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"Vaping" is regulated by a mish-mash of regulations around the world. The oils used are subject to different rules, too. In Ireland, as new regulations come into force, bottles of nicotine oil are limited to 10ml, which some say is far too little and will lead to illegal sales of bulk quantities.



An update on the situation relating to Nicky Hayden after his collision with a car while out riding a pedal bike: he's still in intensive care: there is extensive brain injury but his condition remains too serious for him to be operated on. Reports says that it has now been ascertained that the driver of the car was not over the legal limit for alcohol, as had earlier been reported.



Malaysia's customs are aggressive in their search for smuggled animals and this week, amongst other things, they found a tortoise.


But sadly, once Customs has secured them and they are passed onto the Department of WIldlife and National Parks, they face a difficult time. According to local newspaper The Star "Thousands of protected animals...have died in the hands of the authority due to mishandling."



While we were at The Star, we found this fascinating failure: a supposed 1,000 seat vegetarian banquet for subscribers to a now - under investigation "investment" scheme where, it appears, the waiters were pretty much the only people that turned up.



There's nothing much new in advertising and, frankly, nothing much new in technology: it's usually just repackaged, recycled, concepts with a bit more sauce. Which brings us to the Kink in a Burger chain's adverts. It was genius: a TV ad that activated people's inter-net aware devices. When the voiceover on the advert said "OK Google, what is the Whopper burger?" phones were suddenly speaking out whatever Google search found and, because of the annoying habit of the badly spelled wikipedia being pushed to the top of the Google pile (and pushing genuinely authoritative material away) people's devices started reading wikipedia (why do we always feel so illiterate every time we type that? Oh, yes. Because it's spelt illiterately).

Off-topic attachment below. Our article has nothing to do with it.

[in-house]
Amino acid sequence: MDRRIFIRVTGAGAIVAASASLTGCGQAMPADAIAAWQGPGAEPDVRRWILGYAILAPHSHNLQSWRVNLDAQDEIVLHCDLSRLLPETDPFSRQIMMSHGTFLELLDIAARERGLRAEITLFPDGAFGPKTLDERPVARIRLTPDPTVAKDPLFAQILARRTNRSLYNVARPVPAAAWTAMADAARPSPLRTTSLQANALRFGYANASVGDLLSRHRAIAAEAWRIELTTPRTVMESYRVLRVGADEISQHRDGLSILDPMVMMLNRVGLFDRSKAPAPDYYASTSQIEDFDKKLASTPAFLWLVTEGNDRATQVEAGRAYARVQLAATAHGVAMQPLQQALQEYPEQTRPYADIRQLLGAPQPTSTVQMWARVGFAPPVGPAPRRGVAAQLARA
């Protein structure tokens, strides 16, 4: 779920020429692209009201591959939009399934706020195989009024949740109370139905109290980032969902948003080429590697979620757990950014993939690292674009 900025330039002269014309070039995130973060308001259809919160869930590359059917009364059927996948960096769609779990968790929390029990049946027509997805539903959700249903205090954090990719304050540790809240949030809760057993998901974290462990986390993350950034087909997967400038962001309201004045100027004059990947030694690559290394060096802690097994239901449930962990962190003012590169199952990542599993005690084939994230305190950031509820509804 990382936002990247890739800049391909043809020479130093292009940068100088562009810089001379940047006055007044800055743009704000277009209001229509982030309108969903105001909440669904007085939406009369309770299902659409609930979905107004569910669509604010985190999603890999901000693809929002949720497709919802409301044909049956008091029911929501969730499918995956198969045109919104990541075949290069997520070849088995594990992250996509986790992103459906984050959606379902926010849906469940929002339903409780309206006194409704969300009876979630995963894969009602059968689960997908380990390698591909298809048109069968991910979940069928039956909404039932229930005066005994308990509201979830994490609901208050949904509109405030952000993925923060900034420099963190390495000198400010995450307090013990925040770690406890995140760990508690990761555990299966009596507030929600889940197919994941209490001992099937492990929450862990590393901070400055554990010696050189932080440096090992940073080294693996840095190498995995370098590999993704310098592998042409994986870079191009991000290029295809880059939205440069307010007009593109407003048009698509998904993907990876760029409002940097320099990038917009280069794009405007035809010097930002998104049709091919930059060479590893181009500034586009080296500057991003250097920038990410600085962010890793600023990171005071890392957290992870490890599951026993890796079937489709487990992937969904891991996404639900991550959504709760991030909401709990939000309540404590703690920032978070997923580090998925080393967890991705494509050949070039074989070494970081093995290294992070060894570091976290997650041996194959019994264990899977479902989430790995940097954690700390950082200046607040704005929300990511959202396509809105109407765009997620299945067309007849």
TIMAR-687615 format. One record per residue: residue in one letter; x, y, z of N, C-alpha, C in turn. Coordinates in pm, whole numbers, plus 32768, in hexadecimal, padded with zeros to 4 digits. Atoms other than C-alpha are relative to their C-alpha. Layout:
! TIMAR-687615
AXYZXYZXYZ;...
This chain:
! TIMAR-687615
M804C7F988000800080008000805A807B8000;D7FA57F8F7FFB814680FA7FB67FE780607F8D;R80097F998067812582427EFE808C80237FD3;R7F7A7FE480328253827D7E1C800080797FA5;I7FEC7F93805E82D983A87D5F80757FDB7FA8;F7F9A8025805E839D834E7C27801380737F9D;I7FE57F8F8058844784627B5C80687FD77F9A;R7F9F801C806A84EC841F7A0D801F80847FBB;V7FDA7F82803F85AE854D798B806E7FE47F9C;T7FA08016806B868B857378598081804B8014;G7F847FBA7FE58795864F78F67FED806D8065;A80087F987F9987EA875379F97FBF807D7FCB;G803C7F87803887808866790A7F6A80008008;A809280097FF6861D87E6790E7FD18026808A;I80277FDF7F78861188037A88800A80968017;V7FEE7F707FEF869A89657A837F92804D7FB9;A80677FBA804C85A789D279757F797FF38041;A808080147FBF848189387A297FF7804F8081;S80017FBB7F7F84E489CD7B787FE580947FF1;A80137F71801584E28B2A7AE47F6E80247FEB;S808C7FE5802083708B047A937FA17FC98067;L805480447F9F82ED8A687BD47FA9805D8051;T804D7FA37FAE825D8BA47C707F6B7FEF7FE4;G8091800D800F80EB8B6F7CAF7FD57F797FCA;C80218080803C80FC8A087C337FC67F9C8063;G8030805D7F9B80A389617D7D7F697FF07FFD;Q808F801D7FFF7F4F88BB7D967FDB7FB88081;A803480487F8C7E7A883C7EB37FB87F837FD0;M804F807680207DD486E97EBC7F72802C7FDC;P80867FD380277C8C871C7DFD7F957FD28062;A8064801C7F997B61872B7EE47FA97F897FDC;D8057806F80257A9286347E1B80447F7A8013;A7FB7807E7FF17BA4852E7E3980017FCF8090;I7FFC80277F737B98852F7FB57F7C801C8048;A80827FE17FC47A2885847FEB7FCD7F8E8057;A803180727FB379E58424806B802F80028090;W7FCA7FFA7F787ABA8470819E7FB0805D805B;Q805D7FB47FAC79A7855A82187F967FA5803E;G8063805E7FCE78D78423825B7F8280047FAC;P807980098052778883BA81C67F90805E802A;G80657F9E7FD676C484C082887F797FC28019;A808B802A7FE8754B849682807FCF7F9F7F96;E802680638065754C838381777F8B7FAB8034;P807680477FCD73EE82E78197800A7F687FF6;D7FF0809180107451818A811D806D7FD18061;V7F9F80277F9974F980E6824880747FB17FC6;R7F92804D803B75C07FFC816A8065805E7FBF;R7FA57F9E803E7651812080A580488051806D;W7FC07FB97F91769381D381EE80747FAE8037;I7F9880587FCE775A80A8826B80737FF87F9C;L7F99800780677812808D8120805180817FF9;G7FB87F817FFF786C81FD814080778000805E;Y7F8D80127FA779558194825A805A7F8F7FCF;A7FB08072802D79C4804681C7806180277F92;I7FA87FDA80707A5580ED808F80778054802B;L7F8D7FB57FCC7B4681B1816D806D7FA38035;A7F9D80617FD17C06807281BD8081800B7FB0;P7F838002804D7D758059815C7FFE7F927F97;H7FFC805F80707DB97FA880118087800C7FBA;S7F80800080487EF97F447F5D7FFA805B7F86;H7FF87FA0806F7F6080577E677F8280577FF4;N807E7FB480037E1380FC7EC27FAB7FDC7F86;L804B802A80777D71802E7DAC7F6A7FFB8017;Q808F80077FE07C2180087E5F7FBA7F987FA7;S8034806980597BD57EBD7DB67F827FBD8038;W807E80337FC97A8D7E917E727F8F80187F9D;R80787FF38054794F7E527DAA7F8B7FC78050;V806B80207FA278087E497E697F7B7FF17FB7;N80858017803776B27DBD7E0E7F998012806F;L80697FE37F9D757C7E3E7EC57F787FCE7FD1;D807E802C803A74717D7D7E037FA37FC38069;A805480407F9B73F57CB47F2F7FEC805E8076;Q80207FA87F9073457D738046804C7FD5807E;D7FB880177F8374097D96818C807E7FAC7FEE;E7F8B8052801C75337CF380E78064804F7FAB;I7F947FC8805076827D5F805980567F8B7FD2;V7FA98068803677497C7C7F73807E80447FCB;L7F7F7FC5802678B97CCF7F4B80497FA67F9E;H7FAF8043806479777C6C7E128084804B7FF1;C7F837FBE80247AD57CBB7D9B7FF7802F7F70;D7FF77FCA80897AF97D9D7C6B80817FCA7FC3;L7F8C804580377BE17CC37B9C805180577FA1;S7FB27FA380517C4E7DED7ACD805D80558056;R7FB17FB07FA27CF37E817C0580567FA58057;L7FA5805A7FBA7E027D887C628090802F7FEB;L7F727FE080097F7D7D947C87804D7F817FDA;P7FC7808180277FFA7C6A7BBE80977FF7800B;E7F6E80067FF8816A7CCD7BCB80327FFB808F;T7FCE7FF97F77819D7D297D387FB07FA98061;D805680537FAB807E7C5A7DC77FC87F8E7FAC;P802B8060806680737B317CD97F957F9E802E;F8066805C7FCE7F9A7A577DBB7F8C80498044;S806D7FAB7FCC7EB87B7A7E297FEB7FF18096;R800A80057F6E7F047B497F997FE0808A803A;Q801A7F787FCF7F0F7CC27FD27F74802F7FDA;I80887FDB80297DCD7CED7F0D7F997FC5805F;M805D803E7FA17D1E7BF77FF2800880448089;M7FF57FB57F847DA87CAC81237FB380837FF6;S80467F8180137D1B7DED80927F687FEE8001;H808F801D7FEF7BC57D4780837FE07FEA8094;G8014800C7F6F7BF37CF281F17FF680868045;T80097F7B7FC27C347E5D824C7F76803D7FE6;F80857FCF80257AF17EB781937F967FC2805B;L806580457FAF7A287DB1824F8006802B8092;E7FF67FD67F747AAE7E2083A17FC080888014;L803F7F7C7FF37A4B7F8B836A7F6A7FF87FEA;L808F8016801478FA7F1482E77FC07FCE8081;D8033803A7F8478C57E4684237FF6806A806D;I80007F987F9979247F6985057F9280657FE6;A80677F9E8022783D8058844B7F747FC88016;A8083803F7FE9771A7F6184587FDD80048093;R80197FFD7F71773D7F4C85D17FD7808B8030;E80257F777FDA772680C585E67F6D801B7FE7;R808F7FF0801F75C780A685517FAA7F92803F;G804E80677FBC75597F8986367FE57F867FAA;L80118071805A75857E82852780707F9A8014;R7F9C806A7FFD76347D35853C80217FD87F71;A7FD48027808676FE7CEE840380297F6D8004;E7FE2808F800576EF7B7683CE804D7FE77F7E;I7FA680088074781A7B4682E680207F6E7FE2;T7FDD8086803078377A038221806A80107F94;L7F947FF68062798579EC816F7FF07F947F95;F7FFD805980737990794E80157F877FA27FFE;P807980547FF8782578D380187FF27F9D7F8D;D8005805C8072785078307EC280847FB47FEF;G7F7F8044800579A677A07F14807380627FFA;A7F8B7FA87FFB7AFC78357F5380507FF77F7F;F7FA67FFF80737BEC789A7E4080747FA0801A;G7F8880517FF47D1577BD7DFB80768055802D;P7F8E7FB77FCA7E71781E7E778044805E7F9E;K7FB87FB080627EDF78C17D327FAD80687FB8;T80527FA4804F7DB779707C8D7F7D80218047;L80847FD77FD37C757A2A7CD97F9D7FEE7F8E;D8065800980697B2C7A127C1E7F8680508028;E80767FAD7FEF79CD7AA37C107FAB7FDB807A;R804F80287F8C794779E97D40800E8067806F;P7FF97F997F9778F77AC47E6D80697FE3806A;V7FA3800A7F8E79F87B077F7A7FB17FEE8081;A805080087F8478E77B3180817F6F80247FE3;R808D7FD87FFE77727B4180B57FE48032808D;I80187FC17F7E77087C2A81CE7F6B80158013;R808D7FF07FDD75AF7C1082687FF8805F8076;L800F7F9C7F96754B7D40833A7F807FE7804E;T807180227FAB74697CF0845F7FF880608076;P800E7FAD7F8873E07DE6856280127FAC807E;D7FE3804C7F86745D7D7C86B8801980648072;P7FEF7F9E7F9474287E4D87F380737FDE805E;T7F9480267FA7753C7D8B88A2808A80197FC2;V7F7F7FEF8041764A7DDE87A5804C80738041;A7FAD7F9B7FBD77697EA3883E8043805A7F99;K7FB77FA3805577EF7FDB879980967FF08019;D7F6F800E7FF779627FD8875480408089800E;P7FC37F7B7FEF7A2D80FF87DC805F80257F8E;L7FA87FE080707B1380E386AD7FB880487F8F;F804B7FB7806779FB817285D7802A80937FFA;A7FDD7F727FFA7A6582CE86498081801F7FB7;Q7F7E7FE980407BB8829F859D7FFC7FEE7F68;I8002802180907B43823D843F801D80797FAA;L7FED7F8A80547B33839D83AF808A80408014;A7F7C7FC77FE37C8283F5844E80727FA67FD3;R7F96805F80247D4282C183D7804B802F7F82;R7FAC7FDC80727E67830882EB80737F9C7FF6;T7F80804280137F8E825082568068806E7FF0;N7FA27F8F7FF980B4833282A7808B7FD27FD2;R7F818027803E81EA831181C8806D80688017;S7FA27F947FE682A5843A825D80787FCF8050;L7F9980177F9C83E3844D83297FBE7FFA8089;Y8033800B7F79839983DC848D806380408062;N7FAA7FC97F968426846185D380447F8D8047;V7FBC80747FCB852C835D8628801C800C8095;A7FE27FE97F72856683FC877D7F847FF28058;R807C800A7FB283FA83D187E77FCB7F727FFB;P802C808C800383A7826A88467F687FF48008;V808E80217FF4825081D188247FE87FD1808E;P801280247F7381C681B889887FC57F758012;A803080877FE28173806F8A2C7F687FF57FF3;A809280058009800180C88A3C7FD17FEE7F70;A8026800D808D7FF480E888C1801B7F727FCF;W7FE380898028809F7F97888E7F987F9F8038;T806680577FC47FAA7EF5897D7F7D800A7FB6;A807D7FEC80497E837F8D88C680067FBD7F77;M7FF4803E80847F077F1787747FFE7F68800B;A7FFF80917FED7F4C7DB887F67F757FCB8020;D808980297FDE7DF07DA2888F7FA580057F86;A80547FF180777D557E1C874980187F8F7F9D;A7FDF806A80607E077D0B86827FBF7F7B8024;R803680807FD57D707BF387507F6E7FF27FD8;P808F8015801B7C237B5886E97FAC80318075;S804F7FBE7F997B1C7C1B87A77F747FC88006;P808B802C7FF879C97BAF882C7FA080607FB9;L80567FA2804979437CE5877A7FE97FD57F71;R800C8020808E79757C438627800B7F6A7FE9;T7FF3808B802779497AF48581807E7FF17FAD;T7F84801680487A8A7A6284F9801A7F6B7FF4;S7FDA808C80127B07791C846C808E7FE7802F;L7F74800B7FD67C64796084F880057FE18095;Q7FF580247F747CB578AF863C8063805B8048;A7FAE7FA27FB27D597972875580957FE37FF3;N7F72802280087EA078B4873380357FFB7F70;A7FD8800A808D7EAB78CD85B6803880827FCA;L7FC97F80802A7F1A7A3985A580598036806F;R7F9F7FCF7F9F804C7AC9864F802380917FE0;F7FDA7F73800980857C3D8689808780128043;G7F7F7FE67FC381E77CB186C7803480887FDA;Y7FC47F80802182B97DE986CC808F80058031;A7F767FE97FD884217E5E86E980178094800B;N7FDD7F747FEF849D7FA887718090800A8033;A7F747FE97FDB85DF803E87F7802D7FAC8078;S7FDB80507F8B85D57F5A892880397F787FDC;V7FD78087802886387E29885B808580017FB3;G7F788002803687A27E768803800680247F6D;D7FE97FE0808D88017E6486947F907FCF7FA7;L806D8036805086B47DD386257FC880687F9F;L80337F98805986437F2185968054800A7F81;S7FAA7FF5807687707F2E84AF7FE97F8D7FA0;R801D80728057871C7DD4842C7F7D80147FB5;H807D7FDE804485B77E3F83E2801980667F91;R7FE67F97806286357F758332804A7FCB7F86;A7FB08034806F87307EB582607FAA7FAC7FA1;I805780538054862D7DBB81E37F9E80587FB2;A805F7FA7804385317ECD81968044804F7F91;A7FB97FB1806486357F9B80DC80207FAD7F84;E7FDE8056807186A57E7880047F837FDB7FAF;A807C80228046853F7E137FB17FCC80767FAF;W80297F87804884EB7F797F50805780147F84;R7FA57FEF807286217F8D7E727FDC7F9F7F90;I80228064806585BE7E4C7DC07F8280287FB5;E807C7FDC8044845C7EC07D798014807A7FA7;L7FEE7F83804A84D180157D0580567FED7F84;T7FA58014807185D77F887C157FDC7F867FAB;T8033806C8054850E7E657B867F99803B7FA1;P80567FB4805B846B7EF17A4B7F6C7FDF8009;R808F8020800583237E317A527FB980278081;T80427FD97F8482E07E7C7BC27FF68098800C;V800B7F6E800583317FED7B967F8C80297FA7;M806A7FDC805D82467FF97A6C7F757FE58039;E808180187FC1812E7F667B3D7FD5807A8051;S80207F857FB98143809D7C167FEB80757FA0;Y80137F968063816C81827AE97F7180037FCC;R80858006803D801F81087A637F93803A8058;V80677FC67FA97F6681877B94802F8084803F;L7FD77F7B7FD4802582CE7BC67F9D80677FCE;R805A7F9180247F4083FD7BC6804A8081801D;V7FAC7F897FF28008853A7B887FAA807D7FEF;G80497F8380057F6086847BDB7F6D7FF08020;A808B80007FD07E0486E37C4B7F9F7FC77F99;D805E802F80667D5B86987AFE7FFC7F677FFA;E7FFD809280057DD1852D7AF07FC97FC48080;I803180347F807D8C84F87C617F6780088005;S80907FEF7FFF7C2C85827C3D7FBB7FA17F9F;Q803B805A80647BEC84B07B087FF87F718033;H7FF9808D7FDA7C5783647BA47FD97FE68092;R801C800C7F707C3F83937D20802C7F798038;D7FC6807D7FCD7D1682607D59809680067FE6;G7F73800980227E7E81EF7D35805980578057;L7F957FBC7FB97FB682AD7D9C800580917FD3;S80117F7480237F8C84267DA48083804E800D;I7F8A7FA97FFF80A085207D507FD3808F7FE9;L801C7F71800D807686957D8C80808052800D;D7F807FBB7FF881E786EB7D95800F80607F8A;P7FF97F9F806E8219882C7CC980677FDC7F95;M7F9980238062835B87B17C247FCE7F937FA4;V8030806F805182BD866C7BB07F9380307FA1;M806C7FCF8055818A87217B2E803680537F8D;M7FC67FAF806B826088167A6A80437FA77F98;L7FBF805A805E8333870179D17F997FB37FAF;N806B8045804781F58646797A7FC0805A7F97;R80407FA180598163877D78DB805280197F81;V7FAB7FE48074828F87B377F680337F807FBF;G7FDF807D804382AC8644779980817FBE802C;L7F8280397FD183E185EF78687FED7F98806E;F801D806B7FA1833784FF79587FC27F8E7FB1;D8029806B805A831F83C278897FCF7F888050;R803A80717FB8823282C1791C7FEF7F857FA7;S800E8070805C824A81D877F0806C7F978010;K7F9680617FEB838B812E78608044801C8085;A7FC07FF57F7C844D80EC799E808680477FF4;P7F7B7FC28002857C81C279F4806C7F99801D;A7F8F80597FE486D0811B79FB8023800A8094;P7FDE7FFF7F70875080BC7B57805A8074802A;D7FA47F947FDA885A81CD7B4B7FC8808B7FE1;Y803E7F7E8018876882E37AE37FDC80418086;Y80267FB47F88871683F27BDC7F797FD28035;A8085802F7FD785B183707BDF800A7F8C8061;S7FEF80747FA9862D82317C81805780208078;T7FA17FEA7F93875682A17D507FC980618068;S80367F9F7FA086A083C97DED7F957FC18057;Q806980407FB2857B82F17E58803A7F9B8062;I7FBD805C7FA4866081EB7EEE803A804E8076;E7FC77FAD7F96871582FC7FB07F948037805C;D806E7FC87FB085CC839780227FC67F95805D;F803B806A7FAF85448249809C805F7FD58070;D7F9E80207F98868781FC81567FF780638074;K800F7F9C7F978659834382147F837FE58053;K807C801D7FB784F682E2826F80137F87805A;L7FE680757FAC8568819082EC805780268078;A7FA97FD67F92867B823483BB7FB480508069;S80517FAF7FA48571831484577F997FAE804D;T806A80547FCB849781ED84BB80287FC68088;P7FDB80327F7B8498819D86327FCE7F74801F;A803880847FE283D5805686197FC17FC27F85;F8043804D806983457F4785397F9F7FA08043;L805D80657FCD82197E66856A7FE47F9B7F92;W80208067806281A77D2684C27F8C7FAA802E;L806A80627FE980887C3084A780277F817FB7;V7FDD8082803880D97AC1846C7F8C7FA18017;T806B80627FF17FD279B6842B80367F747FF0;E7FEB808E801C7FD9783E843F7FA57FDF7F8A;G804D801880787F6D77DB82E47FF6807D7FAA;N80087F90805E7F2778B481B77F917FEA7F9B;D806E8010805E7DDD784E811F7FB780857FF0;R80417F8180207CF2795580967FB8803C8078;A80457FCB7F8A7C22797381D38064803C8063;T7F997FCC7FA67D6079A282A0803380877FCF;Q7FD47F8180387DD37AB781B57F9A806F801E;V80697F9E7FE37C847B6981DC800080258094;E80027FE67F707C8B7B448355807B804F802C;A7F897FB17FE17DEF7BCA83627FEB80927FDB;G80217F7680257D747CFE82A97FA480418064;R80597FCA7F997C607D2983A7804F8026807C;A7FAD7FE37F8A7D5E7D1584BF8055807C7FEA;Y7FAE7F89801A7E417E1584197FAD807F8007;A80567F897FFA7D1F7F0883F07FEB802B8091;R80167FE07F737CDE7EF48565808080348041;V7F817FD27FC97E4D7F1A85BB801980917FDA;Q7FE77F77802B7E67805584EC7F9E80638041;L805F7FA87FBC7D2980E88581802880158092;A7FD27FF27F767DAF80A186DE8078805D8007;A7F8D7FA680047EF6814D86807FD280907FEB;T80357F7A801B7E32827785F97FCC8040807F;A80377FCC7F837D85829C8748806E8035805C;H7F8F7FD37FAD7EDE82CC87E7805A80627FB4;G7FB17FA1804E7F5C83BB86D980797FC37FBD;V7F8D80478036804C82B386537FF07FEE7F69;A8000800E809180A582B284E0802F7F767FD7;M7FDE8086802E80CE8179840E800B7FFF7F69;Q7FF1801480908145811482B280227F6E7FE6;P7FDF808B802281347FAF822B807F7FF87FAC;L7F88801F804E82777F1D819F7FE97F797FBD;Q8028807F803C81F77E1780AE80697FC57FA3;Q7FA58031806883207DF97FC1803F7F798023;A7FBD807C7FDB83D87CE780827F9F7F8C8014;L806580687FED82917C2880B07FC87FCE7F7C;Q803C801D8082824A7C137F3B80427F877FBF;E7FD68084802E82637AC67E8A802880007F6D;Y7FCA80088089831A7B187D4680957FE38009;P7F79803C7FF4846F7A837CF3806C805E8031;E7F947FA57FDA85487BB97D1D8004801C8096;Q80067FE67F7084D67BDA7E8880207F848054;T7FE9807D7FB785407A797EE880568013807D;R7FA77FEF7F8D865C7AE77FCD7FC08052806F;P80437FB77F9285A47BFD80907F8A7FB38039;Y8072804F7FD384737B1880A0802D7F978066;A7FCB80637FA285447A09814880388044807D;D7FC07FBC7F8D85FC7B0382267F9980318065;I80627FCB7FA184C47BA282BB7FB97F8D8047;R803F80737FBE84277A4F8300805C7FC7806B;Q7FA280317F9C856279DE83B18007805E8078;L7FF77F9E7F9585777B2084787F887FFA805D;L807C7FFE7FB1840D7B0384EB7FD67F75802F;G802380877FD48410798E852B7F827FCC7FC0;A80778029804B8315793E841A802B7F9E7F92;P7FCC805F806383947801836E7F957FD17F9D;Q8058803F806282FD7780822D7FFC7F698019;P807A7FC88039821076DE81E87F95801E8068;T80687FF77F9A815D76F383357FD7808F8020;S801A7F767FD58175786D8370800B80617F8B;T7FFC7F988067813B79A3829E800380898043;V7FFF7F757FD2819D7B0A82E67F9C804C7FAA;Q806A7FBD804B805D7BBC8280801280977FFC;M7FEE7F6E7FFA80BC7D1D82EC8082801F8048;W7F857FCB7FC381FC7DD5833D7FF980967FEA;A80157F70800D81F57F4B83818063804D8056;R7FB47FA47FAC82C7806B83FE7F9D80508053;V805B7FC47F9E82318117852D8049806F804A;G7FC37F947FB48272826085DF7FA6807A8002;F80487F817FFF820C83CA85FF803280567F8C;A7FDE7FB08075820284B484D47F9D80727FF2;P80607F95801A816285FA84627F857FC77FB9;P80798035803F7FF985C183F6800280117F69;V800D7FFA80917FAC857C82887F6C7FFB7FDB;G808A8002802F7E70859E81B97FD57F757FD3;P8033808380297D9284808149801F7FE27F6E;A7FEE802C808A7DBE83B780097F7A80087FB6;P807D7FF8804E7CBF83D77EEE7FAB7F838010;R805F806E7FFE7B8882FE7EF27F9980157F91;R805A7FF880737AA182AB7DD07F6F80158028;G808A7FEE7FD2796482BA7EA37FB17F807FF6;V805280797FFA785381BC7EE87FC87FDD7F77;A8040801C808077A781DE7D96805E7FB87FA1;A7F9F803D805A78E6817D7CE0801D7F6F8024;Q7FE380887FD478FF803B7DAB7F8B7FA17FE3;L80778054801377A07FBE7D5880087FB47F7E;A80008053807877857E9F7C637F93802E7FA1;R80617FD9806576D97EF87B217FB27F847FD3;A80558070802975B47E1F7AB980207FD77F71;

Proving just how rubbish wikipedia is, some people immediately started changing its content so that devices spouted lies about the burgers containing arsenic or "100 per cent rat and toenail clippings." Google got seriously fed up as its supposed informational tool became an adbot for BK. In theory, Android handsets only respond to the voice(s) it's trained to recognise (like that works, as voice recognition is and always has been shite) but the Google Home device that is promoted as an alternative to Amazon.com's something or other, is far less selective.

Just search for "burger king ok google" and get a raft of stories, most of which are indignant that a company would dare to think up something this clever and thereby undermine the value of their advertisers and providers of copy.

(and yes, google do manage some of the ads on this site but we don't care if they get all touchy about us taking the micky out of them).

We like this report which is fair but shows the reactionary response of an industry that is so far up its own ar*e that it gets apoplectic when it gets beaten at its own game. After all: as the article shows, the companies the build the devices aren't above remotely activating them, even by accident


and this as the hilariously egotistical wikepedia (aaarrgghh. There is near physical pain from the stress of having to type that) started spitting in its celery and chicory "coffee." It has "rules" - who knew? Apparently, one of those is to prevent companies telling the truth about their products.



Trivia: do you know there is a domain name of wikipaedia.com? We don't get headaches typing that. It was created in 2004 and since then has been owned by a German chap. It's an empty webpage.